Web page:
WINSTON-SALEM, N.C., Dec 26 (Reuters) - The severe winter
weather that hit parts of the central and southern United States
on Christmas Day moved eastward on Wednesday, with forecasters
predicting heavy snow in the Ohio Valley and possible tornadoes
in the coastal Carolinas.
The National Weather Service issued blizzard and winter
storm warnings in Illinois, Indiana and Ohio, as well as much of
the Northeast, and warned motorists of "treacherous" driving
conditions in those areas.
At airports across the Northeast, holiday travelers braced
for flight delays. Some flights headed for Newark Liberty
International Airport in New Jersey were experiencing delays of
more than an hour on Wednesday because of the inclement weather.
The NWS said more than six inches of snow might fall in
those regions, while the area from western New York up into
central Maine could get from 12 to 18 inches.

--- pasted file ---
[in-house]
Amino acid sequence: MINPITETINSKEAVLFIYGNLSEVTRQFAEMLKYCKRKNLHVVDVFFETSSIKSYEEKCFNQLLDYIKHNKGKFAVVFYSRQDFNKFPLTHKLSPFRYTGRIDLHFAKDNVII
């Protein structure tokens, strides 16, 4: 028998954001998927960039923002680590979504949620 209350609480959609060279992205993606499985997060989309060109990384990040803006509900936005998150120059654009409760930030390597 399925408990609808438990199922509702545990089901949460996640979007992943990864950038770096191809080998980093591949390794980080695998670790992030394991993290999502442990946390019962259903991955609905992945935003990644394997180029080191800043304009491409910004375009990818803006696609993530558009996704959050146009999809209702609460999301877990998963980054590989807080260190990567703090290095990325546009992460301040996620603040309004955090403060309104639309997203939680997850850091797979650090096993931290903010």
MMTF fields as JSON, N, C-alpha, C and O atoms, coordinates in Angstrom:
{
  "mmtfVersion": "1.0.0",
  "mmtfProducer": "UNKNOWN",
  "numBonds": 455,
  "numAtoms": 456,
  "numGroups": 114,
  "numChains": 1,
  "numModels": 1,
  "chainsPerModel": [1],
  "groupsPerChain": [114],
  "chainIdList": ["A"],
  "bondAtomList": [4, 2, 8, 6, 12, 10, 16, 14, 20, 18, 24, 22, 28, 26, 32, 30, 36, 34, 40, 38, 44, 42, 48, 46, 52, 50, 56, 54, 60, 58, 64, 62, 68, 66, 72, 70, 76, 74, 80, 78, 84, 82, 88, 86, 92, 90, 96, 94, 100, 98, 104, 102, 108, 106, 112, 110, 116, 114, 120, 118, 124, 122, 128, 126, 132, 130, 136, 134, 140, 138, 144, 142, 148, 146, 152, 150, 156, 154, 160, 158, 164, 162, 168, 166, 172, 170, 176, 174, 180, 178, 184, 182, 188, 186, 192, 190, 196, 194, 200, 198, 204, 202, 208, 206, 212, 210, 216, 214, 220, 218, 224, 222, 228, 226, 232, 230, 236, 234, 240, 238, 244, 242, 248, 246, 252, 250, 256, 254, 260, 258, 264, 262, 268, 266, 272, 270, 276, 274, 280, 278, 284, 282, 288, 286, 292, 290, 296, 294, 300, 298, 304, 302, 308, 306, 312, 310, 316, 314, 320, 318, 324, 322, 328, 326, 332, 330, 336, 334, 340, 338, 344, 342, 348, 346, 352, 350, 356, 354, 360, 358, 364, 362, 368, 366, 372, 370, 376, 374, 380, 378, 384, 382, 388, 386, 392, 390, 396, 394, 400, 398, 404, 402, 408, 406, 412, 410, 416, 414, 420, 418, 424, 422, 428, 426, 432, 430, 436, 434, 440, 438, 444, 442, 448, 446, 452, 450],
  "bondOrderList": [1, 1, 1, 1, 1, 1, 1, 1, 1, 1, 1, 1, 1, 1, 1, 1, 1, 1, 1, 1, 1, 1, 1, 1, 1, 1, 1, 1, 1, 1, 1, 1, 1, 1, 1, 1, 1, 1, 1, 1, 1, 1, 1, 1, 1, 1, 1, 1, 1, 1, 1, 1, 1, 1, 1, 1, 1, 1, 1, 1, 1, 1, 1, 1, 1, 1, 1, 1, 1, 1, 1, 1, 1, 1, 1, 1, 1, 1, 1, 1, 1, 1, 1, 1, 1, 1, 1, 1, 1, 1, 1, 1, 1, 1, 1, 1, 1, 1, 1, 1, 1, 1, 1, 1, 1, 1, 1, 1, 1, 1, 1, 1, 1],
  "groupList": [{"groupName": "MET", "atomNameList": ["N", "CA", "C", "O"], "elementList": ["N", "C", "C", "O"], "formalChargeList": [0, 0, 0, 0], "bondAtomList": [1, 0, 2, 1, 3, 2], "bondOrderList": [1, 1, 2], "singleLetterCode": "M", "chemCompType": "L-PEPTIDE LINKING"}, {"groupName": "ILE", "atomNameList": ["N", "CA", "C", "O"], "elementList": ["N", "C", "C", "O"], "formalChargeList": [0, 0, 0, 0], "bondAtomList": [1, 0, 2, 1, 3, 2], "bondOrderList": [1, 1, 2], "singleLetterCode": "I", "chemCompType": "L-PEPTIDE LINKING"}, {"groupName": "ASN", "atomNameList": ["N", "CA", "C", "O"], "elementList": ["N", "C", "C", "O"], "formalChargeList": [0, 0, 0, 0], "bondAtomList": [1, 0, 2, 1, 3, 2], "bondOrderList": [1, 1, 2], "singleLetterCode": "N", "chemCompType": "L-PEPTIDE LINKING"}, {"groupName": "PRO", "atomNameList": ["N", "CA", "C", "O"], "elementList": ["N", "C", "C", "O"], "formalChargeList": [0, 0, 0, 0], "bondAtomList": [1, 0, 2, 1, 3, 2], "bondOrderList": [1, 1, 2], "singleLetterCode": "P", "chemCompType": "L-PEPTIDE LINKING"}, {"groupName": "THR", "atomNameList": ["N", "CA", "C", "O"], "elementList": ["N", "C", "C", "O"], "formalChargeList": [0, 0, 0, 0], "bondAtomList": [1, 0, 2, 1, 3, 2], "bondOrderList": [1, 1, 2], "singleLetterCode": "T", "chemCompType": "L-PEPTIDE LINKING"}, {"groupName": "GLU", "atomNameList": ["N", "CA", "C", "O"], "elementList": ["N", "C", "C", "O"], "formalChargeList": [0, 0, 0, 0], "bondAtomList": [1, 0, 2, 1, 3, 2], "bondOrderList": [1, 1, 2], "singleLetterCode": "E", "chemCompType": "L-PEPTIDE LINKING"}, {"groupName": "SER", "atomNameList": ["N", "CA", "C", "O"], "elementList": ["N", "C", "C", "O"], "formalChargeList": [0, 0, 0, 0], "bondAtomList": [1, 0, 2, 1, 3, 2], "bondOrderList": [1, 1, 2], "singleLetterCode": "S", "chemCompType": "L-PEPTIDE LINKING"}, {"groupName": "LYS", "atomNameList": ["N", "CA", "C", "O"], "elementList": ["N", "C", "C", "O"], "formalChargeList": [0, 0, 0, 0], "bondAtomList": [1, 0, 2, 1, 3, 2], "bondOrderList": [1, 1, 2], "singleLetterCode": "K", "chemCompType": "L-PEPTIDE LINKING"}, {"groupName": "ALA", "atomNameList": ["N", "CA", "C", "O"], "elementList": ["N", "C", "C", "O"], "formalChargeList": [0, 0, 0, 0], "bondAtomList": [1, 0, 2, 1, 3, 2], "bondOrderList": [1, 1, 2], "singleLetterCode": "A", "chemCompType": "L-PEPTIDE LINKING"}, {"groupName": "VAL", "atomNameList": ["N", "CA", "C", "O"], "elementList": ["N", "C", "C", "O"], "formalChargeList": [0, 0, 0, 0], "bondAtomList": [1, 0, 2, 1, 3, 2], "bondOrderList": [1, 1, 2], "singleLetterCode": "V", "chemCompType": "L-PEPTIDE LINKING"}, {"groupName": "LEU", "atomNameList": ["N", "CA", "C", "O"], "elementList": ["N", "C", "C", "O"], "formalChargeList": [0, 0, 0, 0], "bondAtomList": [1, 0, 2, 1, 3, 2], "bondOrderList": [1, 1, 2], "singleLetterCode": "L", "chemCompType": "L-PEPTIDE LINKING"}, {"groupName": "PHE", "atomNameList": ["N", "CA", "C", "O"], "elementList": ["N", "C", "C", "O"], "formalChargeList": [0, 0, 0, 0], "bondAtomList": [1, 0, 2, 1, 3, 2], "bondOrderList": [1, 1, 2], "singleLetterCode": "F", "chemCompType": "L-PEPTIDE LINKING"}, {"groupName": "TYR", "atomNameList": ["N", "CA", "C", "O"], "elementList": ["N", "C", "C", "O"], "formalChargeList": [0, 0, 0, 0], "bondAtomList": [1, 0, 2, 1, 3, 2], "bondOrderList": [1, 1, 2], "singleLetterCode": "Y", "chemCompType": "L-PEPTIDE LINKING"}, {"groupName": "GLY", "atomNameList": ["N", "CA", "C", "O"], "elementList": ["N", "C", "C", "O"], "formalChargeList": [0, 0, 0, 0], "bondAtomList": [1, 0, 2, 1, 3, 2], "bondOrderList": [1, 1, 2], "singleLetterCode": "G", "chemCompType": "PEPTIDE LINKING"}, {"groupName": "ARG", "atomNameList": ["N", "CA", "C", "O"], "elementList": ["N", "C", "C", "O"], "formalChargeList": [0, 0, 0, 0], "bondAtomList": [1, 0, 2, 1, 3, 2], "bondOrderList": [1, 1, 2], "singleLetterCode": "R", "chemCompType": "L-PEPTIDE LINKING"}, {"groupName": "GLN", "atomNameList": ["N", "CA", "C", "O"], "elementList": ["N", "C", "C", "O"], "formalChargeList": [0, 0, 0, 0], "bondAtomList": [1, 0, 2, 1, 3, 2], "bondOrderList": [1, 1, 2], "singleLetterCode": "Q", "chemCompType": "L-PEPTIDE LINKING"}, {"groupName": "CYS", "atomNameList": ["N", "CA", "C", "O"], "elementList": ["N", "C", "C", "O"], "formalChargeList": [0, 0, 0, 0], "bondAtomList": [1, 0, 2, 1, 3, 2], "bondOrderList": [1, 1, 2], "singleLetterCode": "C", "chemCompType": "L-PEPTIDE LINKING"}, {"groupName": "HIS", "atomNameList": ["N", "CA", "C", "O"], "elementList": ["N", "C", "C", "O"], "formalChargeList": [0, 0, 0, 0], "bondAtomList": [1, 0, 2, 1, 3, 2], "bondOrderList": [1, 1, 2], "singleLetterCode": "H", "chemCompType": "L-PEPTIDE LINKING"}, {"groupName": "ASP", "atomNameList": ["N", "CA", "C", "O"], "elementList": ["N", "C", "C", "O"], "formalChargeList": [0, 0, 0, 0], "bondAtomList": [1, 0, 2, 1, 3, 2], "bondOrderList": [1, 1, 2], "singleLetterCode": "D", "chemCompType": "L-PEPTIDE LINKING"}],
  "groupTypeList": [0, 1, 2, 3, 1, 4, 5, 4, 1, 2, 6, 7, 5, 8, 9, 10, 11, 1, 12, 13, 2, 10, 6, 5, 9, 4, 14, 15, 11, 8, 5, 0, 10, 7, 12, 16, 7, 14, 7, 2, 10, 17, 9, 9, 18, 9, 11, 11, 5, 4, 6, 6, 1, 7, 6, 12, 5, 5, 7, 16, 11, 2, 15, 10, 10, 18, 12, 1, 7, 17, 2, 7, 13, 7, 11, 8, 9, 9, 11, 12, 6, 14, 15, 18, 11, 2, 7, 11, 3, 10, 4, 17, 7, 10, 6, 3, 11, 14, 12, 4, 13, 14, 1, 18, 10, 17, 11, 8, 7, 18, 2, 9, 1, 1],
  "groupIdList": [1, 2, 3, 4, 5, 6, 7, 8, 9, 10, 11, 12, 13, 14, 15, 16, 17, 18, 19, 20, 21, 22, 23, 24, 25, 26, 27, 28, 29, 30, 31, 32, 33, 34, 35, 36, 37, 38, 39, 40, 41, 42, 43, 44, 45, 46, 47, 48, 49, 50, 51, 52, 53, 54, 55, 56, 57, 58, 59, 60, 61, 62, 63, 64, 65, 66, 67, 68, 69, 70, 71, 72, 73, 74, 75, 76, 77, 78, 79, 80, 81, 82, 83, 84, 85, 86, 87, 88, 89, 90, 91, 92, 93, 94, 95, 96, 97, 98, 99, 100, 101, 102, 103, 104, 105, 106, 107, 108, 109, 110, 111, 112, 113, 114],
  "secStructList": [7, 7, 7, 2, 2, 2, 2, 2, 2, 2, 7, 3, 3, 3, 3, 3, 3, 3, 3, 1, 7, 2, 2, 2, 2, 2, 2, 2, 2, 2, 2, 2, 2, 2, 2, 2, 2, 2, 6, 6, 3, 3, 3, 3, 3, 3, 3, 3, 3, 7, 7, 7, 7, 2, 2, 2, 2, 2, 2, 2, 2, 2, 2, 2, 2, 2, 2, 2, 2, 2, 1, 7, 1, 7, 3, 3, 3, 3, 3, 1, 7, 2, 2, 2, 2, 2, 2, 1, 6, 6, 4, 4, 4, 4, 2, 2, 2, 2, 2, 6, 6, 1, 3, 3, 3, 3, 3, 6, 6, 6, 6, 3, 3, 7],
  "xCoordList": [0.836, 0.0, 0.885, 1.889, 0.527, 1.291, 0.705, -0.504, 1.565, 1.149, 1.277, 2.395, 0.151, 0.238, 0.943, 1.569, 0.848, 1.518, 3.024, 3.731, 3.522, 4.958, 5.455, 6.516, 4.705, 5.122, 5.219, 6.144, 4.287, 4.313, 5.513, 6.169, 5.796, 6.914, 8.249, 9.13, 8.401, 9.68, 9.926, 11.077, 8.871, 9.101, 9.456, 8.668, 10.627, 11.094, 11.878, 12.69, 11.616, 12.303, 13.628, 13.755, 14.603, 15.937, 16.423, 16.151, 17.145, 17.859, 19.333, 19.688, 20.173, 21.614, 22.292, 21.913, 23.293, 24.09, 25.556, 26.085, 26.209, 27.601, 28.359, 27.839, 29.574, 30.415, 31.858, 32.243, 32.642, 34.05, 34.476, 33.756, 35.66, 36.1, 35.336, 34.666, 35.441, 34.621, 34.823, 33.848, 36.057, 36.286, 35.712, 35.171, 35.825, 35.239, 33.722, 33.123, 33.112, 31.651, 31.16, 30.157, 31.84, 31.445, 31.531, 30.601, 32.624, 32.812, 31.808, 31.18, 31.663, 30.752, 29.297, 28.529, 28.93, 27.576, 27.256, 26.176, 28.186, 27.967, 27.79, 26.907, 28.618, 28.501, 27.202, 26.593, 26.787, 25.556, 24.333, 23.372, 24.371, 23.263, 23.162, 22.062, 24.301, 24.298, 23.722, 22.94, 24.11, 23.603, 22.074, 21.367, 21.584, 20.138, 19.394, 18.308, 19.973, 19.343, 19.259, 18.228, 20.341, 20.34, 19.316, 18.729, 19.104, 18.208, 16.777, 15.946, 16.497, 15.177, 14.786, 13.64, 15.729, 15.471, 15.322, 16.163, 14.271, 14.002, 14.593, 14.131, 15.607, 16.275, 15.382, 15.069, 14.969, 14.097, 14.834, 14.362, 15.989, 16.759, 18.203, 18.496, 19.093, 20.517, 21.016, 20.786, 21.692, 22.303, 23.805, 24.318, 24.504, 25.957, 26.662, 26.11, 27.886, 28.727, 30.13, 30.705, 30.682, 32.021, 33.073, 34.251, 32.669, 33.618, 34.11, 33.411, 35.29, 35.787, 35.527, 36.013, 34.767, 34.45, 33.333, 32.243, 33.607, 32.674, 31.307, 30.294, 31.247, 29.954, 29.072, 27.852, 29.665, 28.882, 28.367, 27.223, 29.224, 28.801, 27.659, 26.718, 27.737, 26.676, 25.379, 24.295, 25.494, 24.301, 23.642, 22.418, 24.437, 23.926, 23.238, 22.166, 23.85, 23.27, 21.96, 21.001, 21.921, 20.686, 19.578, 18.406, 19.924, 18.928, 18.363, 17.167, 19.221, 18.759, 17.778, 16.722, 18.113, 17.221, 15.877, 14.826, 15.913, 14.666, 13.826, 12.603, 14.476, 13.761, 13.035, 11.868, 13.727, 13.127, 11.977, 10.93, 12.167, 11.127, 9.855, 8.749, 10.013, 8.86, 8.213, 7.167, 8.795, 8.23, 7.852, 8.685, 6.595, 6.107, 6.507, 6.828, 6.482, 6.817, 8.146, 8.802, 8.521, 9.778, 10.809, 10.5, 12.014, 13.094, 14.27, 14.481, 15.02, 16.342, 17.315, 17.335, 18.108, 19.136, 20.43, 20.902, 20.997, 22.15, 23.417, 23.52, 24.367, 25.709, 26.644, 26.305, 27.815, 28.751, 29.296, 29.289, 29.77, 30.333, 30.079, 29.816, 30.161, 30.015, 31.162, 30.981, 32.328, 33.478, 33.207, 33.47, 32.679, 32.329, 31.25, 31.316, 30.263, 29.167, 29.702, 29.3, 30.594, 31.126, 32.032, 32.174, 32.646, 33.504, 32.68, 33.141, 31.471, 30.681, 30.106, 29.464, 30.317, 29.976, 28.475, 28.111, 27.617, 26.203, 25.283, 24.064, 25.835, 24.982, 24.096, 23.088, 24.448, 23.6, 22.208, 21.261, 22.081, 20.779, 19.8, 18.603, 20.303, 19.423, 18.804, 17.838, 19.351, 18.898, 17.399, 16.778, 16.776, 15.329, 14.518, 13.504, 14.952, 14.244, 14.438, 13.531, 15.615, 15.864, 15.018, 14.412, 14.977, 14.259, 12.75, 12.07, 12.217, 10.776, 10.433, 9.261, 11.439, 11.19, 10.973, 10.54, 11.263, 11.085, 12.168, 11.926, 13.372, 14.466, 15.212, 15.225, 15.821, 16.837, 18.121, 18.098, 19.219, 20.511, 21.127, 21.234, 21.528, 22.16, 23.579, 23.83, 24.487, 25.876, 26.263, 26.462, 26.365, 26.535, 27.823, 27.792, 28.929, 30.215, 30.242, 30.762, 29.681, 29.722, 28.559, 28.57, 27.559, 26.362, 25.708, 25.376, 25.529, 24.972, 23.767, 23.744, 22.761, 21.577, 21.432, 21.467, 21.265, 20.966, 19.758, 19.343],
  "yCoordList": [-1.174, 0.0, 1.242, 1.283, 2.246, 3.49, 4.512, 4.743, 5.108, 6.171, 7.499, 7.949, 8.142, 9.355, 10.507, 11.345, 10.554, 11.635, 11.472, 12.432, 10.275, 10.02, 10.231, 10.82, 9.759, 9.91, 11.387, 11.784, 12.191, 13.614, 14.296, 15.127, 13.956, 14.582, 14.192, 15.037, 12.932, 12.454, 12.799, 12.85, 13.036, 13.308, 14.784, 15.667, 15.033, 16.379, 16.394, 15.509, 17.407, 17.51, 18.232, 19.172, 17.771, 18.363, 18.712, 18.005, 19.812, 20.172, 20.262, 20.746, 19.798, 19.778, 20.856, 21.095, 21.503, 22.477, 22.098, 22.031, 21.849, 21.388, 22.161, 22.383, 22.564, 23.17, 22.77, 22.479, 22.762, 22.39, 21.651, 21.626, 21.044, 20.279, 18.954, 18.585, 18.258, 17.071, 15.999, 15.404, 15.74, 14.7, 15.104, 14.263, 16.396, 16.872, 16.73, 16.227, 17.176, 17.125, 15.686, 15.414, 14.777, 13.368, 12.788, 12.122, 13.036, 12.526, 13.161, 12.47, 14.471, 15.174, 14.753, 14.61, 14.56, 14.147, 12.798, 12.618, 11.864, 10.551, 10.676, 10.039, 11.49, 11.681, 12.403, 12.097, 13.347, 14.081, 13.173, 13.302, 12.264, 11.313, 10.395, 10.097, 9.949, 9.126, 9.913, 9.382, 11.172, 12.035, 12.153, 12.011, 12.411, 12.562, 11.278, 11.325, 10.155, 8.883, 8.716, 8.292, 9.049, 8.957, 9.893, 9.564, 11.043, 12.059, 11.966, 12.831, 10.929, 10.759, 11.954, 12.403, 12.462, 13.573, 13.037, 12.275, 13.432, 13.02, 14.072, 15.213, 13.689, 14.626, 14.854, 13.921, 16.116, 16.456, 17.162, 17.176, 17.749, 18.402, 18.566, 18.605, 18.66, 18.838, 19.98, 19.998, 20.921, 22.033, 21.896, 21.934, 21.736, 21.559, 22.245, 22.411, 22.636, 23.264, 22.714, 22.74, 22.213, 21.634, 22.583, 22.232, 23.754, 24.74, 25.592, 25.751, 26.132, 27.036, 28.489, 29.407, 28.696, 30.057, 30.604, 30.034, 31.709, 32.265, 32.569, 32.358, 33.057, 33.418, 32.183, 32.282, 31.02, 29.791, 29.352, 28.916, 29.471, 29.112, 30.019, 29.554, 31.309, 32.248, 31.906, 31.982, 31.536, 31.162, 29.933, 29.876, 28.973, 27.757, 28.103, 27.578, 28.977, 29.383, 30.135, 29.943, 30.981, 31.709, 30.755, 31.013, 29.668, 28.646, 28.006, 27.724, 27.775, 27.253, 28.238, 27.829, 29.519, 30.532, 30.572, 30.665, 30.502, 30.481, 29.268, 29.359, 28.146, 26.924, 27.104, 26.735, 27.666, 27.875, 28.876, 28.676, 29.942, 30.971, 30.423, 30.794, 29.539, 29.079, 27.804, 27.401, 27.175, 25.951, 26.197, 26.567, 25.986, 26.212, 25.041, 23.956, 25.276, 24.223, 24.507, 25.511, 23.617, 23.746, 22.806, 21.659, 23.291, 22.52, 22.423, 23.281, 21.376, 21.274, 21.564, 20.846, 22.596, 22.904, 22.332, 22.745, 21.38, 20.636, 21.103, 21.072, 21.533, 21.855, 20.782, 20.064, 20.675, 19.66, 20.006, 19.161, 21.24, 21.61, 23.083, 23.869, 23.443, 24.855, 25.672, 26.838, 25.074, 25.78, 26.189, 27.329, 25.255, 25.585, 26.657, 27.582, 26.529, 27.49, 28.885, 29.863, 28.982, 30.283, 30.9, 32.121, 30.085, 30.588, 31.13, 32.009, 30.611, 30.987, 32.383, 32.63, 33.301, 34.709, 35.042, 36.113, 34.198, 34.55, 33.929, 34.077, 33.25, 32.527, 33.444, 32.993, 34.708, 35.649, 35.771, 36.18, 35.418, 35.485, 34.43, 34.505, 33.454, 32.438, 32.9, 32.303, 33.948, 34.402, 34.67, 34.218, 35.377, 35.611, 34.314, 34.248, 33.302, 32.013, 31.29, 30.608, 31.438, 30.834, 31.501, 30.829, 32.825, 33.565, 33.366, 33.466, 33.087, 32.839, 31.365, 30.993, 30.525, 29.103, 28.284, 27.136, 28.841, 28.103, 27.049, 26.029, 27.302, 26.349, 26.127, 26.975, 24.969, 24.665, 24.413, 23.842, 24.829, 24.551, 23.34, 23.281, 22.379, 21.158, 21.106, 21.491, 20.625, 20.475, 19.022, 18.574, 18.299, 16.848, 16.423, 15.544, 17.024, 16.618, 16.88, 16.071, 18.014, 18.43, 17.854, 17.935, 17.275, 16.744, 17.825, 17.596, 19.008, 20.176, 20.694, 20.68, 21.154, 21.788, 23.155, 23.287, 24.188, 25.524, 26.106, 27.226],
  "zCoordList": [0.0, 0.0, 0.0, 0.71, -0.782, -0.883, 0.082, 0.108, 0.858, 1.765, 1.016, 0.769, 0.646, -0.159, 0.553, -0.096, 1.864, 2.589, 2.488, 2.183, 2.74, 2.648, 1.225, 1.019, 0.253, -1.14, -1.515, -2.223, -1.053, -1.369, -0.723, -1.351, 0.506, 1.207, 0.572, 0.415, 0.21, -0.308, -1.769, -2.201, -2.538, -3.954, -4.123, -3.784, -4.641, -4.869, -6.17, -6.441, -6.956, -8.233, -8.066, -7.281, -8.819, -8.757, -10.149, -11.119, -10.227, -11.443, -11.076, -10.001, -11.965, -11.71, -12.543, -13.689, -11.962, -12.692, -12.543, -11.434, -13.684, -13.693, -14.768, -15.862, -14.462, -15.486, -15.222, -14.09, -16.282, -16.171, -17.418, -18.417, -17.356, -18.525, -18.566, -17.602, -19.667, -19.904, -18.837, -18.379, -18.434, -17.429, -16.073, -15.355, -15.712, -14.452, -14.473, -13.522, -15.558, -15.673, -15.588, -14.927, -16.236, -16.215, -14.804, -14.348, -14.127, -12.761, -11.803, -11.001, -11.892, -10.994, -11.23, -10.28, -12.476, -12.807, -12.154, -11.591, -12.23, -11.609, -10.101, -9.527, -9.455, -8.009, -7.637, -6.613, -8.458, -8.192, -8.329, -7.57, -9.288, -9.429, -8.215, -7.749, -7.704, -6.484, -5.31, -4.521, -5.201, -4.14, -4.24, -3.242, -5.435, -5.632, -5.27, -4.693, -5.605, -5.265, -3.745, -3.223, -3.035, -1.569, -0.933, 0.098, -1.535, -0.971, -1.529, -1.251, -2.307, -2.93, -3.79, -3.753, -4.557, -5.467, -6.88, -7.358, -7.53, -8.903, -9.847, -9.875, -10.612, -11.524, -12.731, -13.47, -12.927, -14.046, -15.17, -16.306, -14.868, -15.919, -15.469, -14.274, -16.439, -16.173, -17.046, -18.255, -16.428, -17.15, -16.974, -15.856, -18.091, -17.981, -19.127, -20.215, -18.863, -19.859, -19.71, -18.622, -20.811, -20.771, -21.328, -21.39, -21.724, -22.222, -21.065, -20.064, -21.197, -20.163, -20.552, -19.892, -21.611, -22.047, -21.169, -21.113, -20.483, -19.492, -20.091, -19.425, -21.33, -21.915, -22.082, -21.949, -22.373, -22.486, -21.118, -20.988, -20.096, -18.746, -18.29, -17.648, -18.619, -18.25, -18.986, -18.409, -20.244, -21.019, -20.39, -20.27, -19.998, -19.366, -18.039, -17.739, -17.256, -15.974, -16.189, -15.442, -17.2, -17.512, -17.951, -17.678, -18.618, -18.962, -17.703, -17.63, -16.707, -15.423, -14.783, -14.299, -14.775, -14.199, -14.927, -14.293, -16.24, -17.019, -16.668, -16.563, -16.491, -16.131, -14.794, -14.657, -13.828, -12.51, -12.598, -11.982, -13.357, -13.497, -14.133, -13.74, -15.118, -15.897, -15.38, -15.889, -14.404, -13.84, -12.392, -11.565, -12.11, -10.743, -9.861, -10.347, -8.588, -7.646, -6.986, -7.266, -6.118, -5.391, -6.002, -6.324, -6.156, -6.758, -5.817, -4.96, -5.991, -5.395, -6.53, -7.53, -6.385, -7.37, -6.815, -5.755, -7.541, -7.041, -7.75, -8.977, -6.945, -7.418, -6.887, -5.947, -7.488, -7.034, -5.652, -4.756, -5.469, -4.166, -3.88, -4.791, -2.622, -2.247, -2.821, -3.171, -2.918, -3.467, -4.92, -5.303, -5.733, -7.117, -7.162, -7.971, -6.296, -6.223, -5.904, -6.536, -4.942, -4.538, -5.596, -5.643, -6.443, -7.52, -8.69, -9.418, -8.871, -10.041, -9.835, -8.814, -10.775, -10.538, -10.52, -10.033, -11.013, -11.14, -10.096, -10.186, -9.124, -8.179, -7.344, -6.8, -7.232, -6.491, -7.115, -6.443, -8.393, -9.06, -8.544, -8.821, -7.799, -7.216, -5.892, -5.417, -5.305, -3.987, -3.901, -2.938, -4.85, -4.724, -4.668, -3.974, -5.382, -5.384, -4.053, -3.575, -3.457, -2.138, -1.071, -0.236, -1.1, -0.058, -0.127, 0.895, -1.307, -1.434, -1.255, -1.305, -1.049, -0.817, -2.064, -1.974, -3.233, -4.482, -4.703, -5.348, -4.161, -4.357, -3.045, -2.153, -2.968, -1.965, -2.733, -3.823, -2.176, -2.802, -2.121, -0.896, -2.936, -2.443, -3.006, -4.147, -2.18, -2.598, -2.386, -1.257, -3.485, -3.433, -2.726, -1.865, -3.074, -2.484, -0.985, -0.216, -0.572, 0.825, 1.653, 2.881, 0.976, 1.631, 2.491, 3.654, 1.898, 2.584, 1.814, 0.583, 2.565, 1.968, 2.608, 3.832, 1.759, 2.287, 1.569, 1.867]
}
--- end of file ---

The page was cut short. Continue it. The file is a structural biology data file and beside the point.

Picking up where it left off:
As of Wednesday morning, Bloomington, Indiana, already had
nearly a foot of snow and Indianapolis had about seven inches,
according to AccuWeather.com.
Severe thunderstorms and widespread rain were expected from
southeast Virginia to Florida, with the eastern counties in
North Carolina and South Carolina under a tornado watch, the NWS
The wet and snowy conditions follow a major winter storm
system that swept through the southern United States on Tuesday,
spawning tornadoes in several states and causing the death of
two people in weather-related road accidents.
Twisters struck in Alabama, Mississippi, Texas and
Louisiana, flattening houses and causing injuries, according to
the weather service.
Declaring a state of emergency, Mississippi Governor Phil
Bryant deployed resources to the multiple counties in that state
that reported damaged homes and businesses, power outages and
Tuesday's storms also contributed to a 21-vehicle pile-up
that shut Interstate 40 in downtown Oklahoma City and caused
power outages for tens of thousands of residents.
A Texas man died after an accident involving a toppled tree
in the road, and there was another weather-related fatality on
I-44 in Oklahoma, according to local authorities.
(Reporting by Colleen Jenkins; Editing by Paul Thomasch and